“A bridge should be built between the Visegrad countries and Central Asia” to facilitate mutually beneficial cooperation in terms of politics, economy, and security, Foreign Minister Peter Szijjarto said on Tuesday.
Speaking after a meeting of V4 foreign ministers and their counterparts from Kazakhstan, Kyrgyzstan, Tajikistan, Turkmenistan and Uzbekistan, Szijjarto said that the two regions have similar challenges and they are similarly committed to fighting religious radicalism and terrorism. They also have similar positions concerning stemming illegal migration, the foreign minister added.
Szijjarto also noted that Central Asia has significant amounts of raw materials and cooperation offers opportunities for joint water management projects, too. The foreign minister said the meeting was the first of its kind, but suggested that similar conferences could be held in the future. He said that an objective of Hungary’s V4 presidency was to “make it clear to the European Union that it needs external allies and friends” so that the community can “regain its due position in the world economy”.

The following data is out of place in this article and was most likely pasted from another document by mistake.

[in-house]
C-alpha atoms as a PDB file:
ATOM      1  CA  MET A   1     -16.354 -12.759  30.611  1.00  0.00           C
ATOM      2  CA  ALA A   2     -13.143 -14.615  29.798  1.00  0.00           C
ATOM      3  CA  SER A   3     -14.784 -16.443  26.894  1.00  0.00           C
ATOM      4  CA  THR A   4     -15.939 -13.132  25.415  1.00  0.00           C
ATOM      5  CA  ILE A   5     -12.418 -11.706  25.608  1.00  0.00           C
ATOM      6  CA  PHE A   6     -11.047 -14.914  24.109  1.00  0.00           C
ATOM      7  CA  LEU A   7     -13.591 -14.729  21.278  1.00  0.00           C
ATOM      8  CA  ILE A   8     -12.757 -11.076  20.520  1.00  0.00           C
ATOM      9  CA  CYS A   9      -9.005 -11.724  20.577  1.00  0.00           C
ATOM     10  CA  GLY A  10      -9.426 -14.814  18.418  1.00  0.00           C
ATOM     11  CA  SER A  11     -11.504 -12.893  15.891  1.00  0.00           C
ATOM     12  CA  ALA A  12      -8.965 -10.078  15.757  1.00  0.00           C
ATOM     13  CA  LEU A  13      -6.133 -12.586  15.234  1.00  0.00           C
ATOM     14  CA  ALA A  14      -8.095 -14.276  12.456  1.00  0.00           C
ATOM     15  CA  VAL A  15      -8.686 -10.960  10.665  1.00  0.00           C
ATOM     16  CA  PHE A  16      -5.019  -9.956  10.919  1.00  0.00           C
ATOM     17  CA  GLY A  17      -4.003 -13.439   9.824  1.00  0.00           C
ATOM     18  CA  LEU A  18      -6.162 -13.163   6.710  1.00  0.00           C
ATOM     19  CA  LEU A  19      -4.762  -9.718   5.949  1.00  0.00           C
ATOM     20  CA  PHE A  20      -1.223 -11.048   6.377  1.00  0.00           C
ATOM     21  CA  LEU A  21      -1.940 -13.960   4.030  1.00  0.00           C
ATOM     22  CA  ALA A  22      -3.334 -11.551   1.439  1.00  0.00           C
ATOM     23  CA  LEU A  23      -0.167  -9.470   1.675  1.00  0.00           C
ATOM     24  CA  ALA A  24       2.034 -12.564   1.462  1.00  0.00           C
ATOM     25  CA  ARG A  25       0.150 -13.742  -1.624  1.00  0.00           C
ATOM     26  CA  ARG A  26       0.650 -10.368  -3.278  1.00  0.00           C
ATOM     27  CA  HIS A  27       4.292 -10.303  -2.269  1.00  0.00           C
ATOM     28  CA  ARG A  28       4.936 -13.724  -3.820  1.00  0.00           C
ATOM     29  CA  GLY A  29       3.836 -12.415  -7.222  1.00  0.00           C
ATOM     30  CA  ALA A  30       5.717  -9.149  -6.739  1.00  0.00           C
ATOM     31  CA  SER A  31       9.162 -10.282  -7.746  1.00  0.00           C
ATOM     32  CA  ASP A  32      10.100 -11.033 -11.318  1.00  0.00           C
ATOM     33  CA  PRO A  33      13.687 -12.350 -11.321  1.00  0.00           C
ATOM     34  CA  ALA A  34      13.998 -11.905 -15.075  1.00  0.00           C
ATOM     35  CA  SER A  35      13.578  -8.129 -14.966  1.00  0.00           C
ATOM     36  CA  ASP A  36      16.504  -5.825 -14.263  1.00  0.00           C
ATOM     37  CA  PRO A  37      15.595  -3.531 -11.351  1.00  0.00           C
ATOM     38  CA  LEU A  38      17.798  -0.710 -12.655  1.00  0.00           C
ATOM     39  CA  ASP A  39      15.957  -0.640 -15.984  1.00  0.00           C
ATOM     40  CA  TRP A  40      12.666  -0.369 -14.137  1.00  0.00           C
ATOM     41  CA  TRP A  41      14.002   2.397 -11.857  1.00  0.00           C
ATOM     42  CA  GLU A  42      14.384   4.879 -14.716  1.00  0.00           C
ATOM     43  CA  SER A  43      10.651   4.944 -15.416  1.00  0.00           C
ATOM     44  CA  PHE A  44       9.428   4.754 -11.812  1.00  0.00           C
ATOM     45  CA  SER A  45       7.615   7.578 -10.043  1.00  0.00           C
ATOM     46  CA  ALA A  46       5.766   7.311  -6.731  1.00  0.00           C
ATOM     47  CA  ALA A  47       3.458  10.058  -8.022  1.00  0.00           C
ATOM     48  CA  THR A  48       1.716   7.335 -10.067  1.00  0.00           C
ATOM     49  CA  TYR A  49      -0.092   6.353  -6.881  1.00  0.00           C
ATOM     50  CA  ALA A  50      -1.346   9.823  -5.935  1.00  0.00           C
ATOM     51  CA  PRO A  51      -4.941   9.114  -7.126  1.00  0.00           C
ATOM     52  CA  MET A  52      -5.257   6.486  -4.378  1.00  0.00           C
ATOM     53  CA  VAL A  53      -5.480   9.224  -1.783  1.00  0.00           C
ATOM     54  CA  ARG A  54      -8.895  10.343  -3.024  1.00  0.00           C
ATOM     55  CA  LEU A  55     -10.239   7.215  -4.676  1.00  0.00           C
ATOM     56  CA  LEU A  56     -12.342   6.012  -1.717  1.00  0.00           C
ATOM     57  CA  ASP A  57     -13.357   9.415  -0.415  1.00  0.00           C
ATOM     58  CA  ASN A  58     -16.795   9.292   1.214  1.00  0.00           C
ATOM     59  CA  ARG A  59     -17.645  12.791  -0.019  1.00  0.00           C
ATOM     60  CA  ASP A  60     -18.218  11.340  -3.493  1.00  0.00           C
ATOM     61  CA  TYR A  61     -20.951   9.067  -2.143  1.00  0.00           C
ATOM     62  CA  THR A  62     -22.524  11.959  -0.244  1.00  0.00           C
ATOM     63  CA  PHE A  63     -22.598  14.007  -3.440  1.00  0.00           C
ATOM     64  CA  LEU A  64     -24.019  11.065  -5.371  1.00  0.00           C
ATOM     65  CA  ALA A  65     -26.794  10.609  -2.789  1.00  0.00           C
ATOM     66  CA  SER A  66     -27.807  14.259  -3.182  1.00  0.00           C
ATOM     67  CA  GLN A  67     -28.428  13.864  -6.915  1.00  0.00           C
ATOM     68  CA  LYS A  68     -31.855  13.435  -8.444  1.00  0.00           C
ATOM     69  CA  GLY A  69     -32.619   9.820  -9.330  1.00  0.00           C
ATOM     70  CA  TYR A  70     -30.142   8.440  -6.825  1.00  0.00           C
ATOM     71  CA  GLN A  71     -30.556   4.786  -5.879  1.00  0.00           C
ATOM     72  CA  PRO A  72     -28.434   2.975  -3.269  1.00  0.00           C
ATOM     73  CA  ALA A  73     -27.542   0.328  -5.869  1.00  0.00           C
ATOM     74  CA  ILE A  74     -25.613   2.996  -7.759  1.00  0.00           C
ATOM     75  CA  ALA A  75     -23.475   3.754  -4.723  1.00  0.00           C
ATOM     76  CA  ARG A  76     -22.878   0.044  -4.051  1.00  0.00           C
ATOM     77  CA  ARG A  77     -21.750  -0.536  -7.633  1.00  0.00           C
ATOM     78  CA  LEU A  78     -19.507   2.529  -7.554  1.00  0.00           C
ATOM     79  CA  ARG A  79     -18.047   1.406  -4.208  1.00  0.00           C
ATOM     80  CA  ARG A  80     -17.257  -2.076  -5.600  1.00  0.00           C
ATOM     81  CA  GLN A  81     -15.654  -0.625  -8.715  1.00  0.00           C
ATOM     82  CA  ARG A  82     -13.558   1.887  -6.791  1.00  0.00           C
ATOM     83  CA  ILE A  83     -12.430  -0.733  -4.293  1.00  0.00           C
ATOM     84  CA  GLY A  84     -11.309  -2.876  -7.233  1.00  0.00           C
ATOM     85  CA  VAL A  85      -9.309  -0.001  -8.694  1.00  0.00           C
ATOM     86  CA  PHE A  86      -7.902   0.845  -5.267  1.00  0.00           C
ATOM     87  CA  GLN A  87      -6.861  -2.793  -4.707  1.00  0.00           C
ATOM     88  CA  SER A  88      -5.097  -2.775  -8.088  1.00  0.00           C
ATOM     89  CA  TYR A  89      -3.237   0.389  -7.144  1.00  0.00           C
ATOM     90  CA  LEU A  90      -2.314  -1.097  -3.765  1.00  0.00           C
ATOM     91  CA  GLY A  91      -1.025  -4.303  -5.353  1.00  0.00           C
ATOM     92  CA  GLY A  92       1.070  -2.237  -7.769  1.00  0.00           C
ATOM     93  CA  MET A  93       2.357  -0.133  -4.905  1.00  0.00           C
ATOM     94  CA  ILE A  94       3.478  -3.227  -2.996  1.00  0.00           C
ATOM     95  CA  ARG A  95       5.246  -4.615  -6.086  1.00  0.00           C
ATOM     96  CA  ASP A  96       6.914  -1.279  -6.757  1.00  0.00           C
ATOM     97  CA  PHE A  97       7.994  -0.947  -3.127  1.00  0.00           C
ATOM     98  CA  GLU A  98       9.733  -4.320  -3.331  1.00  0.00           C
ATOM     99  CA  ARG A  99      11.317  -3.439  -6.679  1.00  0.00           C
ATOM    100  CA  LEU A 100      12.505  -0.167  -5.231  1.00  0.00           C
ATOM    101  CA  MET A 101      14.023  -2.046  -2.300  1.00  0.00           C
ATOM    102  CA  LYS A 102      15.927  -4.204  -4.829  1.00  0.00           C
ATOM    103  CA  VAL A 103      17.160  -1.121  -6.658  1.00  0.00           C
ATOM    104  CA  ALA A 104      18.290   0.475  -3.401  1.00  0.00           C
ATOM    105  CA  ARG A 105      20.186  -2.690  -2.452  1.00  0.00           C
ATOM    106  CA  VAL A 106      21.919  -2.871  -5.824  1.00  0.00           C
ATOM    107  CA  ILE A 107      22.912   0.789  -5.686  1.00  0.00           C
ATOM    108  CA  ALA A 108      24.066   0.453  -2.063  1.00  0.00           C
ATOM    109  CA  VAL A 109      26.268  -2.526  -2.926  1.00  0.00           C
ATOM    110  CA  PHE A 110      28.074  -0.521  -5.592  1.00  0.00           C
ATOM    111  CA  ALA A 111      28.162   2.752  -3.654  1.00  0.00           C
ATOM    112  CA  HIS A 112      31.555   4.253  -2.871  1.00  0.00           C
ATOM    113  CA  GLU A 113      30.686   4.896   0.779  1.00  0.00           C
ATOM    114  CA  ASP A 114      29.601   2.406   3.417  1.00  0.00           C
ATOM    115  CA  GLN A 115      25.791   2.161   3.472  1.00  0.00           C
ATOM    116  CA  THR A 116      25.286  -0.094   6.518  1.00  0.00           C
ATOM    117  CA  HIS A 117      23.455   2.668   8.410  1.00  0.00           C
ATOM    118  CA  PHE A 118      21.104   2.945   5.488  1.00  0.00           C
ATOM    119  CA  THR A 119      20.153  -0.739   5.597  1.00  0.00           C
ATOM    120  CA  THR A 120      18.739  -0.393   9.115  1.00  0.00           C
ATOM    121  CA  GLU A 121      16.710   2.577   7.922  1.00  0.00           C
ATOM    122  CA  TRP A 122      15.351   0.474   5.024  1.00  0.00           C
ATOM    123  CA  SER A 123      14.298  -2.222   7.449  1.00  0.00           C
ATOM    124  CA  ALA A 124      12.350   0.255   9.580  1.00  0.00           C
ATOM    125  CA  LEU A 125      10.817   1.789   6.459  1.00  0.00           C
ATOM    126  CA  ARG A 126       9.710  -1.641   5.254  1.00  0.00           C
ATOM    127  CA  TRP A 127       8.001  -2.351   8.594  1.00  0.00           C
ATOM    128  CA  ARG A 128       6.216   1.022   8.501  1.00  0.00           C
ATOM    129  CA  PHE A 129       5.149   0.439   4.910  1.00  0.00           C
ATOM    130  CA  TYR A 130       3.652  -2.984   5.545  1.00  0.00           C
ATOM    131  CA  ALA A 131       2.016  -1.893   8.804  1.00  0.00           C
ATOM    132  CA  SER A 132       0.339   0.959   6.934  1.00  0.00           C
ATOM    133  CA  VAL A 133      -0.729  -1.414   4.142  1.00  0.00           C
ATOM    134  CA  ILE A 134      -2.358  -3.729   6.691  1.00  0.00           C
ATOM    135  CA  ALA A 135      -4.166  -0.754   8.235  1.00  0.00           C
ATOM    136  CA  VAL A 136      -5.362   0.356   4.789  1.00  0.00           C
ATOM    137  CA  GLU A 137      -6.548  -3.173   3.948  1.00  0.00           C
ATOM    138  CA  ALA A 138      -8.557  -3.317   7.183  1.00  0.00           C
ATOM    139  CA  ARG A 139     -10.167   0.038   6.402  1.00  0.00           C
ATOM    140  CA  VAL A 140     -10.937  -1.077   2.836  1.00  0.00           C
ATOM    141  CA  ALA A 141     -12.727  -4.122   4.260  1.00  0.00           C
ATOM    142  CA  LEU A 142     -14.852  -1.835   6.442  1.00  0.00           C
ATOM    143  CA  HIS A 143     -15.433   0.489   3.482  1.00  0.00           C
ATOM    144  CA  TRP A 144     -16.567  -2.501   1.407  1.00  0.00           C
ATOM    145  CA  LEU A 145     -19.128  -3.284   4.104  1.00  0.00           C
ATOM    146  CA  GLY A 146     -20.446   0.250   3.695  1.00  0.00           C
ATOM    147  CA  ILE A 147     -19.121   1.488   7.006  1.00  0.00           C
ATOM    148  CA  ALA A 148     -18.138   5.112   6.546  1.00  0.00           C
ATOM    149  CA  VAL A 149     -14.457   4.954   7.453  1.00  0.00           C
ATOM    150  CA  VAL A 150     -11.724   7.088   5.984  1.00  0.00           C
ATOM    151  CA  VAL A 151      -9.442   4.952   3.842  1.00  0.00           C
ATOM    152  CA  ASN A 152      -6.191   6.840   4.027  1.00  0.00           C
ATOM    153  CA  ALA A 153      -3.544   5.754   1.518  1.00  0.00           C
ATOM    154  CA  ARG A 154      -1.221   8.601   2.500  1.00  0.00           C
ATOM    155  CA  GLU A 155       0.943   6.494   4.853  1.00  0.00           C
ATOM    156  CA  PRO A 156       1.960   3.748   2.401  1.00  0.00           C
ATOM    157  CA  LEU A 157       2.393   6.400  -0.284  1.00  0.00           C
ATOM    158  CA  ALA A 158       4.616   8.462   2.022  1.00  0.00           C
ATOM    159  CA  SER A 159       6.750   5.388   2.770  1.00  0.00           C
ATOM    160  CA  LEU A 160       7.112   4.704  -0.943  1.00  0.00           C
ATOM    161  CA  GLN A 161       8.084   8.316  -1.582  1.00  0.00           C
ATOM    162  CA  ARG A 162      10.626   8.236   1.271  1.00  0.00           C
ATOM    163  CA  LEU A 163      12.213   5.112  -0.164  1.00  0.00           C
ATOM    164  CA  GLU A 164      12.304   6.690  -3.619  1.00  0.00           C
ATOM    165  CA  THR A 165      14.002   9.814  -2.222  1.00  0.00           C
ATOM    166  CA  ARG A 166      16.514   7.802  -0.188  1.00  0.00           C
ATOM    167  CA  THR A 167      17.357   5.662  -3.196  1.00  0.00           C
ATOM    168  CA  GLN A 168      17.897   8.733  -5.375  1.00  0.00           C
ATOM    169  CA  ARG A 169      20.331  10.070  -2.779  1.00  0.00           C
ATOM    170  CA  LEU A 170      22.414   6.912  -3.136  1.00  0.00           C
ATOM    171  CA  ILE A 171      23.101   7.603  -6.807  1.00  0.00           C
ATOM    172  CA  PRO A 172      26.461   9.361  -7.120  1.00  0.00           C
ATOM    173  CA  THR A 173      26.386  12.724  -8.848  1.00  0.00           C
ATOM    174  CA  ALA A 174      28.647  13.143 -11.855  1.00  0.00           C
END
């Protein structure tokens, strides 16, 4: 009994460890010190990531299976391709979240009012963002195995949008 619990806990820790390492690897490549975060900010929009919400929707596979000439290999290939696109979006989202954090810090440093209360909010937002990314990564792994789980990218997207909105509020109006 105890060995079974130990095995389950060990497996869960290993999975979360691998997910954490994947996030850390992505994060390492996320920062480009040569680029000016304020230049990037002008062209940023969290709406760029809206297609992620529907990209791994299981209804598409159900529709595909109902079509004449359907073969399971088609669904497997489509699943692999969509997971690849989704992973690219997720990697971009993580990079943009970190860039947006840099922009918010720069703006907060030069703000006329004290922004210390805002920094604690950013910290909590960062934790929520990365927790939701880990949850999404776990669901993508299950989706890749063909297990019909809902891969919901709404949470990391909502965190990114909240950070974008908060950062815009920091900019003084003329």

On another subject, Szijjarto suggested that the Hungarian government should launch an information campaign concerning the United Nation’s migration package. “The people must be warned that there is a dangerous proposal, aimed at determining migration policies at the global level,” he argued.
“The UN wants all countries to accommodate migrants on a continuous basis because migration is good and cannot be stopped; they want the (border) fence to be pulled down because it hinders immigration and that illegal border crossing should not be considered as a criminal offence,” Szijjarto insisted. Further, he said that the UN seeks recognition for the right to migrate as a fundamental human right, “whereas it is not”. The UN wants to “exert great pressure on countries that do not wish to become migrant destinations,” Szijjarto said. He added that the objectives of the migrant package are in line with the “Soros plan”.
Source and photo: MTI